Making proCHWs the Norm Worldwide
Despite decades of global health investment, at least half of the people around the world cannot obtain essential health services. They live in both rural and urban areas, commonly defined as the hardest-to-reach communities. The traditional model demands that families find their way to a doctor or hospital for their health care needs. But millions of families live hours—sometimes days—from the nearest clinic.
The standard solution—building more clinics and hiring more doctors—is insufficient. New clinics have conspicuously failed to reach those living in the most remote communities. Health for all requires delivery for every person in every village. And we can get there by seeking new opportunities in an old idea: community health workers (CHWs).
This week, we're recognizing, celebrating, and advocating for targeted actions to support CHWs at the 3rd International Community Health Workforce Symposium in Liberia. At the Symposium, over 500 policymakers, funders, advocates, NGO representatives, and CHWs from across the world are convening to share best practices and catalyze progress on how to provide the policy and systems support—including salaries, skills, supervision, and supplies—that CHWs need to deliver quality care for all.
CHWs are trusted members of the community. Laypeople who have received organized training to provide health care services to neighbors. A link between the health system and individuals. CHWs provide reliable information, carry out health promotion and prevention activities, implement vaccination campaigns, and treat illness—from rural Alaska to urban Bamako. Rigorous research indicates CHWs can do all sorts of complex health tasks, such as delivering birth control injections or HIV care management. And CHWs can ultimately reduce the level of sickness and number of deaths through their efforts.
CHWs are health workers. It’s in the name.
CHWs are an integral cadre of the primary health care workforce, but are often neglected and disconnected from the formal health system—unsupervised, unequipped, and unpaid. So it’s a moral failure too. By 2030, the WHO estimates a global shortfall of 10 million health workers. With salaries, skill, supervision, and supplies, CHWs are poised, ready, and key to help fill that gap. So there’s not a shortage of labor. Instead, there’s an excess of exploitation. The global community seeks to provide health care “on the cheap” at the expense of the CHWs delivering it. The status quo perpetuates a nasty cycle where CHWs are underpaid and consequently devalued.
Financing remains one of the most significant systematic barriers to scaling and sustaining community health services. Africa alone sees a $4 billion financing gap for community health. Worldwide, CHWs face essential medicine stock-outs 1/3 of the time. These widespread shortcomings in community health programs result in CHWs being absent, ill-equipped, or facing grave dangers—like the lack of PPE during COVID.
At Community Health Impact Coalition (CHIC) we’re making professional CHWs (proCHWs)—those that are salaried, skilled, supervised, and supplied—the norm worldwide. We want to see at least 40 low- and middle-income countries adopt proCHW best practices into national policy. Our vision is quality care for all, including those who provide it. We’re calling for decision-makers to join us—the thousands of CHWs and dozens of aligned global health organizations that make up CHIC—on this mission at the 3rd International Community Health Worker Symposium and beyond.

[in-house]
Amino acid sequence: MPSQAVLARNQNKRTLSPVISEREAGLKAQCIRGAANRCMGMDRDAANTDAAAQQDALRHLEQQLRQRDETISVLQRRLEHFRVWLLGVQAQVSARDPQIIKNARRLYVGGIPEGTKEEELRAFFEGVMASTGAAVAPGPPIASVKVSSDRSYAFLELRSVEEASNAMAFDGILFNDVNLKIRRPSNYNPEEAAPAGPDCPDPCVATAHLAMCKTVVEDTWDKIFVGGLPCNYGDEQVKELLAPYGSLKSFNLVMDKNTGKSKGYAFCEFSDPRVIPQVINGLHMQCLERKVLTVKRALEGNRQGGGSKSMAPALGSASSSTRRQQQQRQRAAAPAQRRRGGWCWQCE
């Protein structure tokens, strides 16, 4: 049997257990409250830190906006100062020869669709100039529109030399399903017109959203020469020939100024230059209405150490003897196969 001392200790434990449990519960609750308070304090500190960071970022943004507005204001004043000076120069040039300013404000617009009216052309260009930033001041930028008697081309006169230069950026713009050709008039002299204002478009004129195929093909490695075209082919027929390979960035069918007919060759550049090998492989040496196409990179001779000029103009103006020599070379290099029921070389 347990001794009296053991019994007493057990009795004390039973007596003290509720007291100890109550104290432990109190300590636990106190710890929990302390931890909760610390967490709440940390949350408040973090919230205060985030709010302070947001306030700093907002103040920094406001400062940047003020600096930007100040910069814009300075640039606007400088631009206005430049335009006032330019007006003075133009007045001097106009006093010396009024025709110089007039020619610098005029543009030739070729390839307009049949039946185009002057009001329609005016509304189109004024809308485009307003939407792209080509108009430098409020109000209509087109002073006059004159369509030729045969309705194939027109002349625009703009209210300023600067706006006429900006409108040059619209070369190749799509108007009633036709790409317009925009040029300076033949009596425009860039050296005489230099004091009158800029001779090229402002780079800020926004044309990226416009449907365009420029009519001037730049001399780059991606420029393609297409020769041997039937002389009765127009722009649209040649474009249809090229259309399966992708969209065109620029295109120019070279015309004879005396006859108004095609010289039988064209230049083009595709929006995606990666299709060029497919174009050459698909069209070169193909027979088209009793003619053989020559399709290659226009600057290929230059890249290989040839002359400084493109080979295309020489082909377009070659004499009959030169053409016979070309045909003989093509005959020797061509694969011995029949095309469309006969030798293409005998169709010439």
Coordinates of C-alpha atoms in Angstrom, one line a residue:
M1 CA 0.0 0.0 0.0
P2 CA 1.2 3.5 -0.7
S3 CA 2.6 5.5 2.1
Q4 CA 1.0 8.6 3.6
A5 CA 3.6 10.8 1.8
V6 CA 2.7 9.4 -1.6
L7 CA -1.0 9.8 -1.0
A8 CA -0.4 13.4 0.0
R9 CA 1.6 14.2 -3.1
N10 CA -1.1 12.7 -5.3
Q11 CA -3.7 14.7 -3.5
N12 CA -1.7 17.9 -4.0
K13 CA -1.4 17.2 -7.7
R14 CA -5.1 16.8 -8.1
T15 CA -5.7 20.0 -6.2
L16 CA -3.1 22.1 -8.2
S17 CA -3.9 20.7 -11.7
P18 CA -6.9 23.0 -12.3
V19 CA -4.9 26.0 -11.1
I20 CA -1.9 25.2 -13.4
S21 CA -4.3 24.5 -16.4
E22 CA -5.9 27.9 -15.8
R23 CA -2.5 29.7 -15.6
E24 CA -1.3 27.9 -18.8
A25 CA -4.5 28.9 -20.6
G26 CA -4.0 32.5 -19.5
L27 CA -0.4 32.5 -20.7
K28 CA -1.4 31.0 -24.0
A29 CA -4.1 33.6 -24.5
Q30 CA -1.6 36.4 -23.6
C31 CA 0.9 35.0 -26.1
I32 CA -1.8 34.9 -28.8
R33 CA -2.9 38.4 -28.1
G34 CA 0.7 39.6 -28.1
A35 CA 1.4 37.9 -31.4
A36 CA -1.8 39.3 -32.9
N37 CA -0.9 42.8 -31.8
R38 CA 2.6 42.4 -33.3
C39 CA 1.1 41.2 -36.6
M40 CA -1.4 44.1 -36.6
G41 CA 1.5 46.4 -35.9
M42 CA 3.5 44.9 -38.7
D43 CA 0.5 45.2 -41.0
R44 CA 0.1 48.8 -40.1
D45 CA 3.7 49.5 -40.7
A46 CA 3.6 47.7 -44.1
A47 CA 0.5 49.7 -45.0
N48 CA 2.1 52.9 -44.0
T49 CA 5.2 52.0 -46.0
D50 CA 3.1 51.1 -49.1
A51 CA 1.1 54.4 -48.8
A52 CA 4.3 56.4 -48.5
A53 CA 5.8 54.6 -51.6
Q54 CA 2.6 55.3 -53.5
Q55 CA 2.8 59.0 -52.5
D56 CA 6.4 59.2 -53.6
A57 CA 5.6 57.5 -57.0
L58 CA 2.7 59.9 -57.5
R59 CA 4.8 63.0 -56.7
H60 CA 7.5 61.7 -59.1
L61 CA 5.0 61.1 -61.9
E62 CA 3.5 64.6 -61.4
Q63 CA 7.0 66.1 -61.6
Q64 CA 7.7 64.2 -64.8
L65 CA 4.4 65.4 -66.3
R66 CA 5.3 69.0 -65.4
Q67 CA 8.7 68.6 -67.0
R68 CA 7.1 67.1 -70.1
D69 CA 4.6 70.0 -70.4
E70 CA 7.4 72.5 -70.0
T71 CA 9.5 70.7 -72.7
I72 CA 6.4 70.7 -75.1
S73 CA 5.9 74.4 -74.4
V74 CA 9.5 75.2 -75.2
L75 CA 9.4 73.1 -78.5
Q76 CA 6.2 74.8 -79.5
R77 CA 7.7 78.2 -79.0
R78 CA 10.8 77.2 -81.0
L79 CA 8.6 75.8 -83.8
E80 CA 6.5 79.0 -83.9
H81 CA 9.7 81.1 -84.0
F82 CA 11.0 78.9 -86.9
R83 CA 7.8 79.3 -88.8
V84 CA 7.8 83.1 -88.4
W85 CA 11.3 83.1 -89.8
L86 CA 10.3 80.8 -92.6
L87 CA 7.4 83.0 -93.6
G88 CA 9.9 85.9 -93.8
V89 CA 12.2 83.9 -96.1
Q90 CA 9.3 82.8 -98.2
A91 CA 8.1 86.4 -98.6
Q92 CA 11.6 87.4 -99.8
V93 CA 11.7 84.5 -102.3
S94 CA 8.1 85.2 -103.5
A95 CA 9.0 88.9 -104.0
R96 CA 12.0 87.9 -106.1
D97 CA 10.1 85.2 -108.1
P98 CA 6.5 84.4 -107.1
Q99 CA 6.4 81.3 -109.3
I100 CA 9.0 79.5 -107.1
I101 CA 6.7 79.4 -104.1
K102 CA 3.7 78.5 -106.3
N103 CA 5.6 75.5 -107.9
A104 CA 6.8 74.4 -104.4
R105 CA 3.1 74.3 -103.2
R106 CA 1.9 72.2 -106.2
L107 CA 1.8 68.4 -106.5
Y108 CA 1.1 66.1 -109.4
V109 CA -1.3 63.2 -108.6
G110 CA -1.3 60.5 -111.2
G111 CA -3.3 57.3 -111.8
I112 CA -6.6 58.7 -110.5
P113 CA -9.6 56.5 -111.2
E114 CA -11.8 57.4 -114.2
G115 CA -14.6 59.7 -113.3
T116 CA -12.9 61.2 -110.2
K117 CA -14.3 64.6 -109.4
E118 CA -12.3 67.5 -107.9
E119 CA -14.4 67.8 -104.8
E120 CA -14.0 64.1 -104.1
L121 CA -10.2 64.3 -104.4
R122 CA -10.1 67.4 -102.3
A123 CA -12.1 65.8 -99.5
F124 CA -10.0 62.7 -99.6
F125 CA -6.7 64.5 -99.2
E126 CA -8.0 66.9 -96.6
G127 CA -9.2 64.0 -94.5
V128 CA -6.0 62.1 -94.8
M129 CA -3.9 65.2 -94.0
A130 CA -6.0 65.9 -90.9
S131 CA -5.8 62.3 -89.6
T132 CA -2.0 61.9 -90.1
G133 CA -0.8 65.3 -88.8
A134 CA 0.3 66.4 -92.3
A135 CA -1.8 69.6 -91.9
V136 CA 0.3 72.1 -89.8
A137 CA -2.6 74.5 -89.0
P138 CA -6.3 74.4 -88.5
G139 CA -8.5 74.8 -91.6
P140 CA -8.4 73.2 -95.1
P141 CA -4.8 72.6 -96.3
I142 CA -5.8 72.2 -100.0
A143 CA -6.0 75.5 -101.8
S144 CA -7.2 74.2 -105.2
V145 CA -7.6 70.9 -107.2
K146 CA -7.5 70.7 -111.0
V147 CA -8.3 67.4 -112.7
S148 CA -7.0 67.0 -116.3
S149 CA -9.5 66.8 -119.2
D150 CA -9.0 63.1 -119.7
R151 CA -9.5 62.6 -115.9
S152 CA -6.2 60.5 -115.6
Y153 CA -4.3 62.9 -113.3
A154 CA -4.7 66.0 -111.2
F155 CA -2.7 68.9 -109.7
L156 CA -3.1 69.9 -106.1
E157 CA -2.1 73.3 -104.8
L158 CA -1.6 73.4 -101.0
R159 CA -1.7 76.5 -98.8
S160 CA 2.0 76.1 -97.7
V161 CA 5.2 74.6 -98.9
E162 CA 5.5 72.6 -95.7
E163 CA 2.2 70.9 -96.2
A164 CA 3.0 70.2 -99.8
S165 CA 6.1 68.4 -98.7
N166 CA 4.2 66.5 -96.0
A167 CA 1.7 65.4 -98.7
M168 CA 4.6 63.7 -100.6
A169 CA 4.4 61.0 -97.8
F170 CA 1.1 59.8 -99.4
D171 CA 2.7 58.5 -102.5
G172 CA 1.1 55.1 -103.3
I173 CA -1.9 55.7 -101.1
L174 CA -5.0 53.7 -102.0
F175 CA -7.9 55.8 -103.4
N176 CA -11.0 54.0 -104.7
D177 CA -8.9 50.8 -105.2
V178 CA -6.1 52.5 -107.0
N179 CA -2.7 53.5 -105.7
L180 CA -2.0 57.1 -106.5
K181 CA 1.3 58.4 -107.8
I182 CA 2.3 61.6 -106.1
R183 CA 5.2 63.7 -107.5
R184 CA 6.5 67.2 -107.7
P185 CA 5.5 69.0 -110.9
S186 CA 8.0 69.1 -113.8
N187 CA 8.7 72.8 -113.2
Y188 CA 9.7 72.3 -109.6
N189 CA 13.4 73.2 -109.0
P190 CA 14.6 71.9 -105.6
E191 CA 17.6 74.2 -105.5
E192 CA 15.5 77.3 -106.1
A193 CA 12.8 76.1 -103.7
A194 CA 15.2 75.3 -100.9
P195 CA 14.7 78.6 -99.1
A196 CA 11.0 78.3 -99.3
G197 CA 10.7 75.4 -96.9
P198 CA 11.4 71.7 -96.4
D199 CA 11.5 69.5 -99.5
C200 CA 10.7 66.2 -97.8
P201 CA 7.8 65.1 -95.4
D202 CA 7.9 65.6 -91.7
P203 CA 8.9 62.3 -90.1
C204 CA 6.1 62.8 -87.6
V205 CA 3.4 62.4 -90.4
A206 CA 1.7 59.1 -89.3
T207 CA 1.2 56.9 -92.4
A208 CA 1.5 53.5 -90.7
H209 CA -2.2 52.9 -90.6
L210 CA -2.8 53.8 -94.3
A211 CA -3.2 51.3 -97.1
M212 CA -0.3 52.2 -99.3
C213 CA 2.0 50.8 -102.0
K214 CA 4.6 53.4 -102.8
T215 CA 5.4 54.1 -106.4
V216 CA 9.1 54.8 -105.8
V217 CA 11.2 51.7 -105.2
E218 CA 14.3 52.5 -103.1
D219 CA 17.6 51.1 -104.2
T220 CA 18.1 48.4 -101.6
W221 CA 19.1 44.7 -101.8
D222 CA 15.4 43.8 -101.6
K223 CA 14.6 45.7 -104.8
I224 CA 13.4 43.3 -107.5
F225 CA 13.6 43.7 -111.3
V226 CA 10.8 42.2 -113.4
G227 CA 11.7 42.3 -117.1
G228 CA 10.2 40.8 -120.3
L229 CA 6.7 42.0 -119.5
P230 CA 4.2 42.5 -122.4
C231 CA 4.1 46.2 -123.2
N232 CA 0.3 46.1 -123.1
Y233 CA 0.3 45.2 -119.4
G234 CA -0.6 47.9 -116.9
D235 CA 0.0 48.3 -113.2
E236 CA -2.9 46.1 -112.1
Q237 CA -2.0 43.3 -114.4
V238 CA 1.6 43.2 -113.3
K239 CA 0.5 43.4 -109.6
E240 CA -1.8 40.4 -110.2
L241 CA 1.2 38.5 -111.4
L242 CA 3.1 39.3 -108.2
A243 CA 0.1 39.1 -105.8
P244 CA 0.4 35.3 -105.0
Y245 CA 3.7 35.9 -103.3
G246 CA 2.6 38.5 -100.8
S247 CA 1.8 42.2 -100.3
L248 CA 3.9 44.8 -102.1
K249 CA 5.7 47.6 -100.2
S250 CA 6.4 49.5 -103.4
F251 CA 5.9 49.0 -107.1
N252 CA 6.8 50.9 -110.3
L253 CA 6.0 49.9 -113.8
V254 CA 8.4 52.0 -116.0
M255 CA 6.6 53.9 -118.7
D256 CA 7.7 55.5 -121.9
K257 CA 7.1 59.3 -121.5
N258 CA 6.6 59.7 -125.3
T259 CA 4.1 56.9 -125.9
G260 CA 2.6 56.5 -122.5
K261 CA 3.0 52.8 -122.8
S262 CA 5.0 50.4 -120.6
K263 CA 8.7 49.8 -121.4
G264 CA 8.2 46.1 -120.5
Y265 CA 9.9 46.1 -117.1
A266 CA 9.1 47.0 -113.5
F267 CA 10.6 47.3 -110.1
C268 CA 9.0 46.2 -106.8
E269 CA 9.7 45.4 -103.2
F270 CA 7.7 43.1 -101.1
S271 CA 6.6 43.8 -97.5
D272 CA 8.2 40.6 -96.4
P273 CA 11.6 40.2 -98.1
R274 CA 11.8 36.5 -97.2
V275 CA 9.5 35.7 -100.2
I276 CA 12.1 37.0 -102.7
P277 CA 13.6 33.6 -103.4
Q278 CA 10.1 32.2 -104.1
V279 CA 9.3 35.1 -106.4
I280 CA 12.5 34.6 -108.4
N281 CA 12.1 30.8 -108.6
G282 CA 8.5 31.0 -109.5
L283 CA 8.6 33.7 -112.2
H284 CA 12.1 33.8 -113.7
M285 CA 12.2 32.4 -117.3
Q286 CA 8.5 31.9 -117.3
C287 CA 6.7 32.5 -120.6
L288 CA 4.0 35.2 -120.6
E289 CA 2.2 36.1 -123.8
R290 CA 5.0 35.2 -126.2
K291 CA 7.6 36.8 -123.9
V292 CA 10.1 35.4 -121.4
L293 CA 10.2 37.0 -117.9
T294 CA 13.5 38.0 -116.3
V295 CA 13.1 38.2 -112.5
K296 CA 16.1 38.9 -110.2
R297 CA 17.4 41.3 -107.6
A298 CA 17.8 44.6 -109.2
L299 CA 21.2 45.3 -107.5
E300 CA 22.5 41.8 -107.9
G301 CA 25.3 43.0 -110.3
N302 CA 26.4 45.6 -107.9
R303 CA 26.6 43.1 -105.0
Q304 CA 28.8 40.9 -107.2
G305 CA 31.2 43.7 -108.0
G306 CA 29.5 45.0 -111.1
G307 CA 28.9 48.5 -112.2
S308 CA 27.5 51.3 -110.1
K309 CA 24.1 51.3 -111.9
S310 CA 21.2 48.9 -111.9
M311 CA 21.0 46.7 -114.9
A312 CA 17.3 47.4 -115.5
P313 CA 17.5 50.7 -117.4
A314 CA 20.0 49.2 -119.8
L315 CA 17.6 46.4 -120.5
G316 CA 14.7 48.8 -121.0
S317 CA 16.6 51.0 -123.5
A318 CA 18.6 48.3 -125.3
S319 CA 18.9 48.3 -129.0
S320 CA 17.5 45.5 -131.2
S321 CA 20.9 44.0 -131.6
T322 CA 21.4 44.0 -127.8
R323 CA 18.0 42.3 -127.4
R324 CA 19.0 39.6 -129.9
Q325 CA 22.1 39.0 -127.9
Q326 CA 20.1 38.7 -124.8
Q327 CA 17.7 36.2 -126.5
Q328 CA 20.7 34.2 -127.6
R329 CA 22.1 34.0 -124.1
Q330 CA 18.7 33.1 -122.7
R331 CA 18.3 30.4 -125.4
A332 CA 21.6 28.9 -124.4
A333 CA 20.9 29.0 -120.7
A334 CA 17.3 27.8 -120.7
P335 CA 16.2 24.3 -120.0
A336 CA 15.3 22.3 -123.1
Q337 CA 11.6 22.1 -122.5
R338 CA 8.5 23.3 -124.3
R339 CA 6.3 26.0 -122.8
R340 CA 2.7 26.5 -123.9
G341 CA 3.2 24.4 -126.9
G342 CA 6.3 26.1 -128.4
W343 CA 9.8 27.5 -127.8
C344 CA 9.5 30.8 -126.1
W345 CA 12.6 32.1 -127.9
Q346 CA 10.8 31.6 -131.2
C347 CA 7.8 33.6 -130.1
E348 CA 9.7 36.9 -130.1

CHIC is supporting content at the Symposium focused on health policy and systems support to advance the proCHW movement. We’re leading a plenary session which will address why the current status quo in community health delivery is broken. By engaging policymakers and CHWs, we will explore specific examples of countries that are bucking the trend and providing the health policy and systems support that CHWs need to deliver quality care for all. We’ll also run a CHW Advocates-centered session, showcasing examples of CHW-led advocacy, organizing, and mobilizing and the impact it’s created. We hope to inspire ministries and partners to include CHWs in decision-making, and to inspire CHWs themselves to champion efforts towards the health policy and systems changes they need and deserve.
Through the sessions we are supporting and our joint advocacy work on the ground we are calling on attendees to:
- #proCHWs - Implement the recommendations of the WHO CHW Guidelines and ensure CHWs are salaried, skilled, supplied, and supervised.
- #CountCHWs - Develop functional and institutionalized National Georeferenced Community Health Worker Master Lists.
- #InvestinCHWs - Expand CHW-focused funding allocations for primary health care delivery, including for community-level supply chains.
- #PayCHWs - Remunerate CHWs fairly for their work - every $1 invested in CHWs returns $10 to the economy.
- #CHWAdvocates - Include CHWs in all decisions that impact them, including policy, planning, and implementation.
- #HealthForAll - Remove user fees and formalize commitments toward universal health care.
Journalist Barbara Ehrenreich once noted that “when someone works for less pay than she can live on— when, for example, she goes hungry so that you can eat more cheaply and conveniently—then she has made a great sacrifice for you, she has made you a gift of some part of her abilities, her health, and her life.” To be a member of the working poor, currently to be a CHW in many countries across the world, is to be an anonymous donor, a nameless benefactor, to everyone else. We’re looking forward to a world in which CHWs are no longer the leading philanthropists, and instead are recognized and valued as the professionals they are. But system change on this scale is a team sport, so meet us at the Symposium and join our team.